“Know your roll!”
Former Washington Bullet Ledell Eackles, as relayed in :07 Seconds Or Less by Jack McCallum, once wrote, “Know your roll!” on a chalkboard as a member of the Miami Heat, in an attempt to inspire the team. Yes, “roll” and not “role” — the irony easily realized if you know Eackles’ issues with rotundness during his playing days.
But in terms of NBA players “knowing their roles” on the court… What, exactly does that mean? No, really. Because I’ve never quite understood it past being pseudo-code for: ‘Some guys are trying to do things they are not supposed to be doing, nor are capable of doing.’ And maybe that’s enough, although all the talk about knowing roles can still be confusing.
A player knowing his role in basketball makes sense, at one level, as all positions in the game are free-flowing. Sure, you have point guards and centers, but even the lines between those have blurred over time. Basketball is not like baseball where action is often solely focused on one person throwing the ball to a sole person responsible for hitting it; there’s sharing in basketball. Have you been to Lob City yet? (And to a lesser extent, John to JaVale Township?) Nor is basketball like football, where assignments on both offense and defense are specifically outlined. Or even hockey, where one guy’s role is to mind the net, others are more specifically geared toward defense or offense.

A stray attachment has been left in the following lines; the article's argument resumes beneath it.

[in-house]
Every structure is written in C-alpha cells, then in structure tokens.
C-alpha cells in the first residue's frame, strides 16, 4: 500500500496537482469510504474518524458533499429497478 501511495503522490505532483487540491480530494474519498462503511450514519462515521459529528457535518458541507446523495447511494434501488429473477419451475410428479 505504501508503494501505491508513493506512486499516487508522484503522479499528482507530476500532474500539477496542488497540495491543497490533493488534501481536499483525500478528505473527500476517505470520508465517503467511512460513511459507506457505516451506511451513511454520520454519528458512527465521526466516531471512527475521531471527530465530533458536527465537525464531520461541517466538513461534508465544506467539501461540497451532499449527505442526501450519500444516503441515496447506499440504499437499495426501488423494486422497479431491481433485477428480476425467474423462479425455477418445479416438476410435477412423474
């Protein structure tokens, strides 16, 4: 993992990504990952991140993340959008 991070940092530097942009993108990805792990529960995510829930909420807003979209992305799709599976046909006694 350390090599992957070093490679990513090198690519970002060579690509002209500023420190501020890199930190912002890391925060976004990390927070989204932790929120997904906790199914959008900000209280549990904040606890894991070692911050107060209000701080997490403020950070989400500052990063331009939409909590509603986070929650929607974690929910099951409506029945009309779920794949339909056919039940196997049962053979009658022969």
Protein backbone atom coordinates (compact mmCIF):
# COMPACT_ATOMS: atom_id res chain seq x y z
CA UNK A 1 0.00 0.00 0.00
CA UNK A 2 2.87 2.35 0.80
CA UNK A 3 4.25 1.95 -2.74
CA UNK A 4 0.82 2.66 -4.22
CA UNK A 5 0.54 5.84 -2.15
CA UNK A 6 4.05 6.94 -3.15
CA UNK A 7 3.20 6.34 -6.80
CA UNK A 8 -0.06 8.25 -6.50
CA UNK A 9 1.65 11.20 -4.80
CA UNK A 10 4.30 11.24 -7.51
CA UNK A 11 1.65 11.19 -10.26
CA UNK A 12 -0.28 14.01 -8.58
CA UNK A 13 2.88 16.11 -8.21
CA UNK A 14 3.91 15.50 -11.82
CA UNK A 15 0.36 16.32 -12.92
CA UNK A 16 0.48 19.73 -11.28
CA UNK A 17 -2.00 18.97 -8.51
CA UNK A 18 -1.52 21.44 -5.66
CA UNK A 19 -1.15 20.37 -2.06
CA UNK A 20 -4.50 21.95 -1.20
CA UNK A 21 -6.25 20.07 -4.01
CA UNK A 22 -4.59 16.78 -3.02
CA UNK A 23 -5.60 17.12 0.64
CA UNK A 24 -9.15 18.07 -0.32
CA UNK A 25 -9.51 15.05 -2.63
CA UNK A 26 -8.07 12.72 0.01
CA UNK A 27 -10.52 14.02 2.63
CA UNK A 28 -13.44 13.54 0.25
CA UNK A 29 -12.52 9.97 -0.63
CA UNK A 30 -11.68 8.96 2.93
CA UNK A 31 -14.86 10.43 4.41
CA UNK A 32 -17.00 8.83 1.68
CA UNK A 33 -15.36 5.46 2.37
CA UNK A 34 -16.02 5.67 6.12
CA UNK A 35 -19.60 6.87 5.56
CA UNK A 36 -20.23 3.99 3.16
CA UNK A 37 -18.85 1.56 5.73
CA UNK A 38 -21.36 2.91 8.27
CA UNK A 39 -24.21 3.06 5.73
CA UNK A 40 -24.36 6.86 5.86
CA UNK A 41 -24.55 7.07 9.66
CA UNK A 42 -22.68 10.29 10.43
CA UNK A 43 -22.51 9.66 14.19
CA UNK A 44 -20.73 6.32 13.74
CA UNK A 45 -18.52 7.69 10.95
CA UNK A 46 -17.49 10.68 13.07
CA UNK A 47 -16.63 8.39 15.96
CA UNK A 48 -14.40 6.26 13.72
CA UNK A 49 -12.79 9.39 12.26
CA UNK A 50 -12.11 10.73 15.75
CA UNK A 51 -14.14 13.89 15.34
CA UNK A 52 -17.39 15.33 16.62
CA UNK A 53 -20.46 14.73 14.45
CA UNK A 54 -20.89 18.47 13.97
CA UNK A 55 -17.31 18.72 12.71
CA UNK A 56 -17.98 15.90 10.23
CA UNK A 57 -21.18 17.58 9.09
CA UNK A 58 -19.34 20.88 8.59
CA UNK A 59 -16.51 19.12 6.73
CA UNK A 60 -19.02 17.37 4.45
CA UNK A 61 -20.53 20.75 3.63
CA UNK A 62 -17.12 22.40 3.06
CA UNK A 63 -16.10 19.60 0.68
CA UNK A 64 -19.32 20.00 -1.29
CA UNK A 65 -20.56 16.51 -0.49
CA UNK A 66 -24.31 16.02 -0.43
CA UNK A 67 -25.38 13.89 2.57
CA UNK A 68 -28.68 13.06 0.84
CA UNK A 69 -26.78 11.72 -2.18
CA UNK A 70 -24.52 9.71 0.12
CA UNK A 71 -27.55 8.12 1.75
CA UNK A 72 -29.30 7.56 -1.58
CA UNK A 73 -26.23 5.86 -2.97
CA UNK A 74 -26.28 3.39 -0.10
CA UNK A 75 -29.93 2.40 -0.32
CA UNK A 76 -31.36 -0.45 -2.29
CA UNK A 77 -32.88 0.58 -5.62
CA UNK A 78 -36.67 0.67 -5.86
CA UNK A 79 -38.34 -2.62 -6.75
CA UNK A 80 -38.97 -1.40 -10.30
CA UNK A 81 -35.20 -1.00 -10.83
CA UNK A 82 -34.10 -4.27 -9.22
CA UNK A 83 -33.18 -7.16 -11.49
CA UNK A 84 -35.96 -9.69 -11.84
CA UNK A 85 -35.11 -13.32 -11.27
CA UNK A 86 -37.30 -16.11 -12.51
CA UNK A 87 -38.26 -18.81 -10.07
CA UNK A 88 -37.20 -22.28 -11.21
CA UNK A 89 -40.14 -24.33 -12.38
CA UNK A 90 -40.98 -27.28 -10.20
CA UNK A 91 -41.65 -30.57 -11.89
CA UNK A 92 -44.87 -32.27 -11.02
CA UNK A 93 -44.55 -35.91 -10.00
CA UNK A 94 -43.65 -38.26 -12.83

Basketball, with its diluted assignments, can thus be confusing when it comes to roles. Positions 1-5 can all score within the offense, or at the drop of a hat with a sudden change in possession. Players do need to know some sort of role for team structure, but even saying that seems overly robotic, and counterintuitive to how fluidly equal the game of basketball is meant to be.
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